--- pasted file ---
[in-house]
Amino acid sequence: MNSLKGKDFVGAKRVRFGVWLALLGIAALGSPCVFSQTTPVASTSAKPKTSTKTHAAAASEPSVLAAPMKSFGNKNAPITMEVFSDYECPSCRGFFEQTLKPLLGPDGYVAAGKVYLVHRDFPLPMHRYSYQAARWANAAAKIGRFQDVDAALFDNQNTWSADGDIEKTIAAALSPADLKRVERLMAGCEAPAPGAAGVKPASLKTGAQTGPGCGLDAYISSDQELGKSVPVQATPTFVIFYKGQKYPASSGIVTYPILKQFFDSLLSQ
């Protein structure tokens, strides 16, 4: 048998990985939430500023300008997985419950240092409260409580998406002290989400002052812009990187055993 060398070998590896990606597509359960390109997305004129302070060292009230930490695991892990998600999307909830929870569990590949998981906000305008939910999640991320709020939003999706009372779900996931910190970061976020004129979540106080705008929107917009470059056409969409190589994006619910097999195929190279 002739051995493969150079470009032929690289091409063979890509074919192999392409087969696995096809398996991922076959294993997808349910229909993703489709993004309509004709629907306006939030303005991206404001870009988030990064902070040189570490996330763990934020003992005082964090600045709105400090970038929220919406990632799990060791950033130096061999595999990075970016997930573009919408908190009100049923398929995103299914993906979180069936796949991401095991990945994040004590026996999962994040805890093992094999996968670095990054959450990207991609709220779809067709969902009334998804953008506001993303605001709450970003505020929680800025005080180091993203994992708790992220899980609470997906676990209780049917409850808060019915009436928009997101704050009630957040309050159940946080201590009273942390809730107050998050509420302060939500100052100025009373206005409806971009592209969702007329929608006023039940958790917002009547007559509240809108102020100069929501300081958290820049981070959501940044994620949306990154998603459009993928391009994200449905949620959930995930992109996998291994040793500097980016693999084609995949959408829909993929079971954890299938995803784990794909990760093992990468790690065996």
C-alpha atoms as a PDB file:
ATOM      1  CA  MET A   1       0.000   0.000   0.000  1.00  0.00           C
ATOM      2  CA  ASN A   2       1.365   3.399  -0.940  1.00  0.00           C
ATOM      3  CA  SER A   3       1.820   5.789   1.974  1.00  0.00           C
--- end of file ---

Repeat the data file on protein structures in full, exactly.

[in-house]
Amino acid sequence: MNSLKGKDFVGAKRVRFGVWLALLGIAALGSPCVFSQTTPVASTSAKPKTSTKTHAAAASEPSVLAAPMKSFGNKNAPITMEVFSDYECPSCRGFFEQTLKPLLGPDGYVAAGKVYLVHRDFPLPMHRYSYQAARWANAAAKIGRFQDVDAALFDNQNTWSADGDIEKTIAAALSPADLKRVERLMAGCEAPAPGAAGVKPASLKTGAQTGPGCGLDAYISSDQELGKSVPVQATPTFVIFYKGQKYPASSGIVTYPILKQFFDSLLSQ
């Protein structure tokens, strides 16, 4: 048998990985939430500023300008997985419950240092409260409580998406002290989400002052812009990187055993 060398070998590896990606597509359960390109997305004129302070060292009230930490695991892990998600999307909830929870569990590949998981906000305008939910999640991320709020939003999706009372779900996931910190970061976020004129979540106080705008929107917009470059056409969409190589994006619910097999195929190279 002739051995493969150079470009032929690289091409063979890509074919192999392409087969696995096809398996991922076959294993997808349910229909993703489709993004309509004709629907306006939030303005991206404001870009988030990064902070040189570490996330763990934020003992005082964090600045709105400090970038929220919406990632799990060791950033130096061999595999990075970016997930573009919408908190009100049923398929995103299914993906979180069936796949991401095991990945994040004590026996999962994040805890093992094999996968670095990054959450990207991609709220779809067709969902009334998804953008506001993303605001709450970003505020929680800025005080180091993203994992708790992220899980609470997906676990209780049917409850808060019915009436928009997101704050009630957040309050159940946080201590009273942390809730107050998050509420302060939500100052100025009373206005409806971009592209969702007329929608006023039940958790917002009547007559509240809108102020100069929501300081958290820049981070959501940044994620949306990154998603459009993928391009994200449905949620959930995930992109996998291994040793500097980016693999084609995949959408829909993929079971954890299938995803784990794909990760093992990468790690065996």
C-alpha atoms as a PDB file:
ATOM      1  CA  MET A   1       0.000   0.000   0.000  1.00  0.00           C
ATOM      2  CA  ASN A   2       1.365   3.399  -0.940  1.00  0.00           C
ATOM      3  CA  SER A   3       1.820   5.789   1.974  1.00  0.00           C